As an outgrowth of its continuing investigation into the November 12 crash of American Airlines Flight 587 in New York City, the NTSB has recommended that the FAA order manufacturers and operators of transport-category airplanes to revamp pilot-training programs with regard to rudder use.
Aviation International News » March 2002
CESSNA 303, BINGHAMTON, N.Y., NOV. 1, 1999–The NTSB issued a final report on the Cessna twin that landed short after executing a single-engine missed approach (Accident Recaps, January 2000). Safety Board investigators determined probable cause as “the pilot’s improper in-flight decision to descend below the decision height without the runway environment in sight, and his failure to execute a missed approach.
CESSNA 441 CONQUEST II, ARKANSAS CITY, KAN., JAN. 30, 2002–The pilot and his wife died when, according to early reports, he lost control of their Conquest after the autopilot failed in IMC. The pilot radioed ATC and requested a no-gyro vector to visual conditions. Shortly after the request, the turboprop descended rapidly–losing some 27,000 ft in approximately 14 min–until radar coverage and communications were lost.
CESSNA 551 CITATION II/SP, KINGMAN, ARIZ., JAN. 30, 2002–After notifying ATC of low fuel, the pilot requested a diversion to Kingman, Ariz. but before he could reach his new destination both engines flamed out. The aircraft landed gear up on I-40 about half a mile short of the runway. Investigators from the NTSB told AIN the Citation suffered only minor damage.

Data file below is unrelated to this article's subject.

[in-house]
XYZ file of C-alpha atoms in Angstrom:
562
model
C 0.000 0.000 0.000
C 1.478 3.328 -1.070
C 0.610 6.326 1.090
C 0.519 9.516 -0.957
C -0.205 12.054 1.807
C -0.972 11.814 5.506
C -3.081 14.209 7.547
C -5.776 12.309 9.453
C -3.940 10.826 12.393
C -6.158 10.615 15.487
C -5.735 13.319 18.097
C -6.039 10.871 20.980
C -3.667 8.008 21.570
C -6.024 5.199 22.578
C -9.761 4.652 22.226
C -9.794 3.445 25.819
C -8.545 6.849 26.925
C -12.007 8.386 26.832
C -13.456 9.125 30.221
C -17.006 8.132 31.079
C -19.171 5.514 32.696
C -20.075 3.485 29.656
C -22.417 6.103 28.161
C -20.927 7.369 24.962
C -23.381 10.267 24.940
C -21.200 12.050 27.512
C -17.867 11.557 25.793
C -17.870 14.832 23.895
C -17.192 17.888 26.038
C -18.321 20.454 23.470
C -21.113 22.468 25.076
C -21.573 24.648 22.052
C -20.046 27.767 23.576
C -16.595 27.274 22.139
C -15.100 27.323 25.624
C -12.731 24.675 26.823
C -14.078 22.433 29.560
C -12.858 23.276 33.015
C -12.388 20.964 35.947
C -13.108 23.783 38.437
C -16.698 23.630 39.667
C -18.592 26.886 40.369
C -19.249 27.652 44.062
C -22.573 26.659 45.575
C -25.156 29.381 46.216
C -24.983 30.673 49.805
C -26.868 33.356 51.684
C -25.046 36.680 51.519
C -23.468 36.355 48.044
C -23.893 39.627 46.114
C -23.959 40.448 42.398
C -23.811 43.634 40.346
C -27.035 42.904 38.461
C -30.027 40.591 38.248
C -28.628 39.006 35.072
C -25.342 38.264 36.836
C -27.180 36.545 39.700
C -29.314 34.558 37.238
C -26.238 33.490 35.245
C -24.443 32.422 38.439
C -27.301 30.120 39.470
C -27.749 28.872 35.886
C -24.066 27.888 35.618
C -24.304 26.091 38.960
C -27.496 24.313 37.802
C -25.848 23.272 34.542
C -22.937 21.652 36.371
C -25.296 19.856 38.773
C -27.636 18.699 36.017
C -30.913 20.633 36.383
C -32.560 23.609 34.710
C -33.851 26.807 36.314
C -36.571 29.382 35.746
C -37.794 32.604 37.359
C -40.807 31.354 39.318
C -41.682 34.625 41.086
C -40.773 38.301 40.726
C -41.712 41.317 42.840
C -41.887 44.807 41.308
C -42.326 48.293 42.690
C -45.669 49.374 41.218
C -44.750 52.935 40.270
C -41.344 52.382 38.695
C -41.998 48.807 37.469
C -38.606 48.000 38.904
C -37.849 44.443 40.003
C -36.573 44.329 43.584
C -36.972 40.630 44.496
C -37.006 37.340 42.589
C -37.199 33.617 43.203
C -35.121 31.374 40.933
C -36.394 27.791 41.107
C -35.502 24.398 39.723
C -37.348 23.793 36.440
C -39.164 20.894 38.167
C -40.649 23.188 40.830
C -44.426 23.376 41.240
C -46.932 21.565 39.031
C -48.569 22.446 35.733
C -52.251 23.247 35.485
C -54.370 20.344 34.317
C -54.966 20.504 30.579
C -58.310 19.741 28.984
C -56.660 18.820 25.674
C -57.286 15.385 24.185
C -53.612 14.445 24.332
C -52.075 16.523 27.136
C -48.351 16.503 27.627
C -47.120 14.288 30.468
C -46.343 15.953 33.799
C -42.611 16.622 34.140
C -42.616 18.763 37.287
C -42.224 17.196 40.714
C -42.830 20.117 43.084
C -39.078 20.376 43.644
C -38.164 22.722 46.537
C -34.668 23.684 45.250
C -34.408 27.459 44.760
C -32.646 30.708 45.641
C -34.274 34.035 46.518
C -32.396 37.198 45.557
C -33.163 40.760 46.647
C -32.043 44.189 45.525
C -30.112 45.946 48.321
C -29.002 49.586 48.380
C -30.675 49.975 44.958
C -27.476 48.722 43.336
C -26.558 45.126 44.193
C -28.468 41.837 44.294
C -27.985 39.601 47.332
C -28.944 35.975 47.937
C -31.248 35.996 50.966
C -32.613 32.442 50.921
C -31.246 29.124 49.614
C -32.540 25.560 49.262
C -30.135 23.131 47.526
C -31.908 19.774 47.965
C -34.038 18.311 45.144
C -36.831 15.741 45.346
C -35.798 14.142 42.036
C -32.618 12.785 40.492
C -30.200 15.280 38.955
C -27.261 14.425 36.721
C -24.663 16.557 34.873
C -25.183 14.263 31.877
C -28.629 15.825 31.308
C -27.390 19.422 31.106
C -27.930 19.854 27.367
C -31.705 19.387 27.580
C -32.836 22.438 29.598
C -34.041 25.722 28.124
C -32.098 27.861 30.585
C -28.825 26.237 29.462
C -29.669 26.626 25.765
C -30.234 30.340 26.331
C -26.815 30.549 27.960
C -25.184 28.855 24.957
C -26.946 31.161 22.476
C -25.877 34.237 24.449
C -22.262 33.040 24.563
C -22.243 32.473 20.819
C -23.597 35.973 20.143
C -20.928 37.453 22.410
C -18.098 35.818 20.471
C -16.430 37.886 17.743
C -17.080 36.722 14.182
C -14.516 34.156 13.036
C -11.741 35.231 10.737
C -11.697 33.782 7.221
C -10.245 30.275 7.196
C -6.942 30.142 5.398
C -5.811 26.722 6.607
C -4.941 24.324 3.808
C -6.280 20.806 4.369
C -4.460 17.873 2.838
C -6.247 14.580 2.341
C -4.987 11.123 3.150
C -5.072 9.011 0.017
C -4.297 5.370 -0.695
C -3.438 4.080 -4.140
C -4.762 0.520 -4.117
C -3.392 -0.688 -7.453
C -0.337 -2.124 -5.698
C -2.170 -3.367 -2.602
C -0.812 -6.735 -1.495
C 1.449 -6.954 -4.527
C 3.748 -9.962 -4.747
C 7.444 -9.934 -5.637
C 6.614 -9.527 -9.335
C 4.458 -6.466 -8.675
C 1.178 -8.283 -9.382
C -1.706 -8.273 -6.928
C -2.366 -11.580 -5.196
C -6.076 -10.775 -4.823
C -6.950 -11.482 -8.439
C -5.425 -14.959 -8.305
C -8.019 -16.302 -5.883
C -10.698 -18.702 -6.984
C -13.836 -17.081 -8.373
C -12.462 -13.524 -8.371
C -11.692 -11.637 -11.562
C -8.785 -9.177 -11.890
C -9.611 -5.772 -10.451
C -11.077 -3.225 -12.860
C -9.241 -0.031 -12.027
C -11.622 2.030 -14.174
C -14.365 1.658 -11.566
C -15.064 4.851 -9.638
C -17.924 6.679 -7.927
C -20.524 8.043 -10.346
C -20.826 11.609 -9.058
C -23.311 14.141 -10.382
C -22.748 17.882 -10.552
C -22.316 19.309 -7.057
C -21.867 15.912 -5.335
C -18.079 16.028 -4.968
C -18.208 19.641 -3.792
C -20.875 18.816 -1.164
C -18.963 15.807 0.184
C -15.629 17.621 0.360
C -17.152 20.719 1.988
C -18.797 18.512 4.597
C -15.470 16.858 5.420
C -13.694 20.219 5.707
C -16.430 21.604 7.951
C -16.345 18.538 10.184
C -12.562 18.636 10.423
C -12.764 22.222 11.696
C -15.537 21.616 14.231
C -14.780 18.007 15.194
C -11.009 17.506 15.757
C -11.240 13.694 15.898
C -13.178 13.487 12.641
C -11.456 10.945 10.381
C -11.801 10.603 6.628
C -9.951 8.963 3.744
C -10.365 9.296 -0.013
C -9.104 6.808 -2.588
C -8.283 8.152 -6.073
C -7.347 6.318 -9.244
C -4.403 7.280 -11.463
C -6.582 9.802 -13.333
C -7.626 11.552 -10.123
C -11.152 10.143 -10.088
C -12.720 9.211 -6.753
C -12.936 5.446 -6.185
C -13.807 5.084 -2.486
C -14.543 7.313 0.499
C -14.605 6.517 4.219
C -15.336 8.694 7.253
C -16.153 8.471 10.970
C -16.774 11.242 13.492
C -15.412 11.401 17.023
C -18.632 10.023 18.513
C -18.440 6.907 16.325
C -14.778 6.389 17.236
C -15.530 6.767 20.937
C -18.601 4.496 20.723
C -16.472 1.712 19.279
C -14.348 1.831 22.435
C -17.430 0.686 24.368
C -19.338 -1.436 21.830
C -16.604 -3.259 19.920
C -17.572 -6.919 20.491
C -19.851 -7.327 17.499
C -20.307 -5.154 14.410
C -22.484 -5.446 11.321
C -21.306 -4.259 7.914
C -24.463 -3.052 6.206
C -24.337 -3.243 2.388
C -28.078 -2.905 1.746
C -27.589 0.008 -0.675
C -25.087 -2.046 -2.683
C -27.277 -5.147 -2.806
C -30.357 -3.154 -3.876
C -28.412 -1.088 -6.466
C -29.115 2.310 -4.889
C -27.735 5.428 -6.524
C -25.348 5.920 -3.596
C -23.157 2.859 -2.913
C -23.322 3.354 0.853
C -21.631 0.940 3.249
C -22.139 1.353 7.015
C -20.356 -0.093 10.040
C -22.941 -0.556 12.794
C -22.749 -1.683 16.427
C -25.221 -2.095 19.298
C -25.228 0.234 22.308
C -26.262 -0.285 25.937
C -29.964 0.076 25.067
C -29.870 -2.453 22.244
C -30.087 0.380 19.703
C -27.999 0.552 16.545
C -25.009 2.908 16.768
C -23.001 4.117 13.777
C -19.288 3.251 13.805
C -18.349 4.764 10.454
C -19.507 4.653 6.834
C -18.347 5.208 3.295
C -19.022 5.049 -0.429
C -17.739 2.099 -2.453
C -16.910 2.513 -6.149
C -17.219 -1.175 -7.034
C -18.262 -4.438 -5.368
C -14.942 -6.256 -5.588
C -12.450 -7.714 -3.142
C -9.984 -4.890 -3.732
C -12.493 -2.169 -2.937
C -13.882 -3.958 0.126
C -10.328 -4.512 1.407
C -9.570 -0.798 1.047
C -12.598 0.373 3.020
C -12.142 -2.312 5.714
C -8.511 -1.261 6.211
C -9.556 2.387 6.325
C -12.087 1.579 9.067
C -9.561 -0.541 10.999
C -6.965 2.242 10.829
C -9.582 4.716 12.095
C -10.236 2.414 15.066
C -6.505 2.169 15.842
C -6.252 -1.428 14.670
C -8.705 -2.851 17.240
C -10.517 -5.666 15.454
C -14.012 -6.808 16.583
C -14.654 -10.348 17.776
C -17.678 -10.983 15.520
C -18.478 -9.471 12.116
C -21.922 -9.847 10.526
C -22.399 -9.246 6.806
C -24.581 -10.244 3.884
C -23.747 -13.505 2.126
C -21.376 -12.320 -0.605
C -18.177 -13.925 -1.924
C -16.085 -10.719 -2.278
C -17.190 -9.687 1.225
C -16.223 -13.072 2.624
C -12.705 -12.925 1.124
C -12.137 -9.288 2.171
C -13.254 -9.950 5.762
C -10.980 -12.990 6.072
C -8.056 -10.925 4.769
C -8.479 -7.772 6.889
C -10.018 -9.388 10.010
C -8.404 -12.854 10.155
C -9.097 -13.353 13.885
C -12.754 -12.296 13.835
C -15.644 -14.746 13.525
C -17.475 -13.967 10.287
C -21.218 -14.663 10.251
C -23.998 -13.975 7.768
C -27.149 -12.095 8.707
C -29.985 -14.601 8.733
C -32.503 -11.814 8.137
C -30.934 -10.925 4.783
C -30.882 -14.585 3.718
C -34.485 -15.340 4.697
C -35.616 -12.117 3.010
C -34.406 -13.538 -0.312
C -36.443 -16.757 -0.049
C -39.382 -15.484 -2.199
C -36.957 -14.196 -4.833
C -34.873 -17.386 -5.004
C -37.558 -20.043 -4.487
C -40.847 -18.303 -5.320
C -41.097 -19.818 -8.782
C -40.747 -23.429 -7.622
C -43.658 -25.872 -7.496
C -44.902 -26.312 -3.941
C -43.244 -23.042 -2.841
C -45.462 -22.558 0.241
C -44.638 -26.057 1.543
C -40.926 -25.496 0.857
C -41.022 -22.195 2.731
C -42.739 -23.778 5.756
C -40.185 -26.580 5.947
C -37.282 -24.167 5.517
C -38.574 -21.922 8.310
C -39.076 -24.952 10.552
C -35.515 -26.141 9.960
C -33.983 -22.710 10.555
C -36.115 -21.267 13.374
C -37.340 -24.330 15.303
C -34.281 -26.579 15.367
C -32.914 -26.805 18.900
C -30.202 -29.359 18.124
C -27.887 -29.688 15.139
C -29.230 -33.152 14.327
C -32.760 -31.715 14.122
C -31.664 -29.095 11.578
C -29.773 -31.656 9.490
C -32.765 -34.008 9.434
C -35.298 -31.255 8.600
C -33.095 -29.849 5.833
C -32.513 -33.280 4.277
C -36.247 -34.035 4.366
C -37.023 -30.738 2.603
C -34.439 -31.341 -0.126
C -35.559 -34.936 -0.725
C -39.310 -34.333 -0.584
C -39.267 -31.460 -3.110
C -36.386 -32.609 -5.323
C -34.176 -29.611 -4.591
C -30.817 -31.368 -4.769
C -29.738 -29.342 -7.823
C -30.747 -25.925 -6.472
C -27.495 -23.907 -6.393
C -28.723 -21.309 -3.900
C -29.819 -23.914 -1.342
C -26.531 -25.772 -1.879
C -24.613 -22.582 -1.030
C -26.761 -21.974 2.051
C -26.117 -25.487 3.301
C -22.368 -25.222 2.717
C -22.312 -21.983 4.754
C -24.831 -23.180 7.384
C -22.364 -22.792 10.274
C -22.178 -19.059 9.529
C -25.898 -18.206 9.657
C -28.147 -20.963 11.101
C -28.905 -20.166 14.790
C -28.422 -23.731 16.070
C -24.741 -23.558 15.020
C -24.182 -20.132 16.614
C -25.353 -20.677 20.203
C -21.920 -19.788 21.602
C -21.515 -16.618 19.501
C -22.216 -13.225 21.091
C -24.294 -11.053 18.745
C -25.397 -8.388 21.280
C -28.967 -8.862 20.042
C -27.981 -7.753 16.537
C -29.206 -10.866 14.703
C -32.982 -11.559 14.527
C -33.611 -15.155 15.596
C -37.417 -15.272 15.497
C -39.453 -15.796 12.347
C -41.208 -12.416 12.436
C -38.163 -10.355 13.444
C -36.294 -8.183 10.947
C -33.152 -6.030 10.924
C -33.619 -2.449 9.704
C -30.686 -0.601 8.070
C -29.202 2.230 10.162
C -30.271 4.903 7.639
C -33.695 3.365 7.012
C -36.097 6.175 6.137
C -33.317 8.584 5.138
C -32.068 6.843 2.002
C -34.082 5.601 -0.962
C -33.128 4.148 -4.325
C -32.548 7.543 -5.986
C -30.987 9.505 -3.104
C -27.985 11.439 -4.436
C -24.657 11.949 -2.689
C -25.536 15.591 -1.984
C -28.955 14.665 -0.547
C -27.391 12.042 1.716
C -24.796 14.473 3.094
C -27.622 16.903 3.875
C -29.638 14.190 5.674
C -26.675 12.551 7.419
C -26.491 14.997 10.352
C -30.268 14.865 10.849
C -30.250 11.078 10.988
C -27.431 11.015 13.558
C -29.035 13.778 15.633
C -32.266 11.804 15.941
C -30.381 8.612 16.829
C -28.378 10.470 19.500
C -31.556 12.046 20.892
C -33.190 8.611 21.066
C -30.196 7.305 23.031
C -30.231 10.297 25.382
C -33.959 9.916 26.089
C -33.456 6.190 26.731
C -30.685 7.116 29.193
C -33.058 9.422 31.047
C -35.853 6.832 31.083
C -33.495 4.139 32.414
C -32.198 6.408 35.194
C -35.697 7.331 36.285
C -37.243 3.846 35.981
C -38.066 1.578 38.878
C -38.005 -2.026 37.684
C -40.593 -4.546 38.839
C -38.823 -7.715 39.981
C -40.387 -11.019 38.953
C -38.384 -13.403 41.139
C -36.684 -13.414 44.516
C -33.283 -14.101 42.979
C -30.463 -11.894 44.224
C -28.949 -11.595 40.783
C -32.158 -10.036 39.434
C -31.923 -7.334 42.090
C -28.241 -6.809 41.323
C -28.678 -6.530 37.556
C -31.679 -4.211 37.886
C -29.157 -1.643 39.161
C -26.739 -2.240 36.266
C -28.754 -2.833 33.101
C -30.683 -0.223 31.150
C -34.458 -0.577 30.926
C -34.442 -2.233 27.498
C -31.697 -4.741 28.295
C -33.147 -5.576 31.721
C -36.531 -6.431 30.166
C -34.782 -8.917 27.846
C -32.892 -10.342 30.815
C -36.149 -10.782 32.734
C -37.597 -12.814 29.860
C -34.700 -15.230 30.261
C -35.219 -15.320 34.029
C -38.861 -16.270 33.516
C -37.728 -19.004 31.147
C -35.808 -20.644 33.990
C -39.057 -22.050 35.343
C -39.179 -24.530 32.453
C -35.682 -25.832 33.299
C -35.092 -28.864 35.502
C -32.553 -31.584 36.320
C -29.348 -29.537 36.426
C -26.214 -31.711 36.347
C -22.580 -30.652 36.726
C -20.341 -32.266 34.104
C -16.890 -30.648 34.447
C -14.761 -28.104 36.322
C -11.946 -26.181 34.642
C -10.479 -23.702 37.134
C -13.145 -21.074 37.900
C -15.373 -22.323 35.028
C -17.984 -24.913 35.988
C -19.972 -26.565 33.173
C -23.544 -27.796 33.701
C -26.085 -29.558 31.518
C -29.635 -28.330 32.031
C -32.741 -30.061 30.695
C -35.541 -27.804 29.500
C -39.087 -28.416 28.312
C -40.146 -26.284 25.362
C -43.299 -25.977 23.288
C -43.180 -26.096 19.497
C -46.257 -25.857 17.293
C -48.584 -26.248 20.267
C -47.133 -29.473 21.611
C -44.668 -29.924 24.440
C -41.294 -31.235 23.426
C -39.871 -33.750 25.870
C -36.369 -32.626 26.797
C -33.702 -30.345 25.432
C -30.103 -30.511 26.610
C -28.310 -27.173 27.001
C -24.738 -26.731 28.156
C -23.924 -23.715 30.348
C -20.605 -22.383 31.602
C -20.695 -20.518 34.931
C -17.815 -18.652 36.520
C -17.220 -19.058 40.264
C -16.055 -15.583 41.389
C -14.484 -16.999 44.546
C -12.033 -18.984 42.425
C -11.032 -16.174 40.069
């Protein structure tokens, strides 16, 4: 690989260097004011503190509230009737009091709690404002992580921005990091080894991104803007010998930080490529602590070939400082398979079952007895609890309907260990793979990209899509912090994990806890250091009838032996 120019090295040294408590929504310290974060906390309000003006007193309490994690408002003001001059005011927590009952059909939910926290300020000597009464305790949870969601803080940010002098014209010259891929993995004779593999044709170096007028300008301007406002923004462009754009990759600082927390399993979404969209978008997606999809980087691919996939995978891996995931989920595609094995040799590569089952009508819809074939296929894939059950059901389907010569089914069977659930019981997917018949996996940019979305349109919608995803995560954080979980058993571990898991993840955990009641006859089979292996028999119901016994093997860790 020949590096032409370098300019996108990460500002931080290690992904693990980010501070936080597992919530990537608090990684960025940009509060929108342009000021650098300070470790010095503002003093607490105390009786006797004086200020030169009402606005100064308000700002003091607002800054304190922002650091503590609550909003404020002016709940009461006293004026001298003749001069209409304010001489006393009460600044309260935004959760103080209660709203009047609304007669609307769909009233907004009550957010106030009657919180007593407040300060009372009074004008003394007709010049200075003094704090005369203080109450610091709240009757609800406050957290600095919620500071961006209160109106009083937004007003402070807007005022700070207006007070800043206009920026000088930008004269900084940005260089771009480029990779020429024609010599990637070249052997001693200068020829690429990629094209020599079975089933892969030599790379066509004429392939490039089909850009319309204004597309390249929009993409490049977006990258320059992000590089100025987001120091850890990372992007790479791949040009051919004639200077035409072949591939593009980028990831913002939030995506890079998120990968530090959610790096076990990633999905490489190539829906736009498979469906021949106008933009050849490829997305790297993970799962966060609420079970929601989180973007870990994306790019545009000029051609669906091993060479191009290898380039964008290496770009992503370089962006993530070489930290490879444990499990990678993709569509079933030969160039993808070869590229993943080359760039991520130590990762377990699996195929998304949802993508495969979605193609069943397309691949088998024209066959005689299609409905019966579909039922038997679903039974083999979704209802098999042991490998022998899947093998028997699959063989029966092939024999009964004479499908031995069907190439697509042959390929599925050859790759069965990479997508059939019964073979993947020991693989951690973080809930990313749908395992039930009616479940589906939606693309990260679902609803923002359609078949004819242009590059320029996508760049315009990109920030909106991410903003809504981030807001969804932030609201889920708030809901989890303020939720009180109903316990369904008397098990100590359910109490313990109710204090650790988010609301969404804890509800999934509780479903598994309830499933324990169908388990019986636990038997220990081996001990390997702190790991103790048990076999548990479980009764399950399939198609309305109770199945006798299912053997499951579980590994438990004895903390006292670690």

Congress took most of the month of January off, and when it returned to the business of the nation, the Enron bankruptcy captured its attention. A multitude of congressional committees undertook to explore the whys and wherefores of the collapse. The Democrats sought ties between Enron, President Bush and Vice President Cheney.
Even the hint of a privatized ATC system in the Bush Administration’s budget for fiscal year 2003 has “angered and disappointed” the National Air Traffic Controllers Association (Natca). And AOPA is not too happy either.
Calling September 11 the dividing line between our nation’s approach to aviation security on a “relatively peacetime” footing and the new “wartime environment,” FAA Administrator Jane Garvey is urging continued support for both the new Transportation Security Administration (TSA) and the FAA, which will continue to be responsible for air traffic security, the safety and integrity of aircraft and the oversight of flight-crew training.
Congress has allocated $8.5 million to research on alternative piston aviation fuels in the coming fiscal year. Though current supplies and production of 100LL avgas are secure for the near term, AOPA argues that alternatives may become necessary later.
A new runway and taxiway surveillance system, the Airport Movements Area Safety System (Amass), has gained the confidence of some air traffic controllers despite criticism of its performance by the NTSB. The National Air Traffic Controllers Association (Natca) recounted two incidents at Boston Logan International Airport in which Amass is credited for alerting ATC in time to prevent runway collisions.
After many years of faithful service, the Exxon Tiger has been retired, replaced by a new customer service program known as PremierSpirit. With the merger of Exxon and Mobil, it was decided that a new image was in order. From a more practical perspective, the new program has added the input from schedulers and dispatchers to the FBO evaluation process. Richard Oldham, ExxonMobil Aviation’s U.S.
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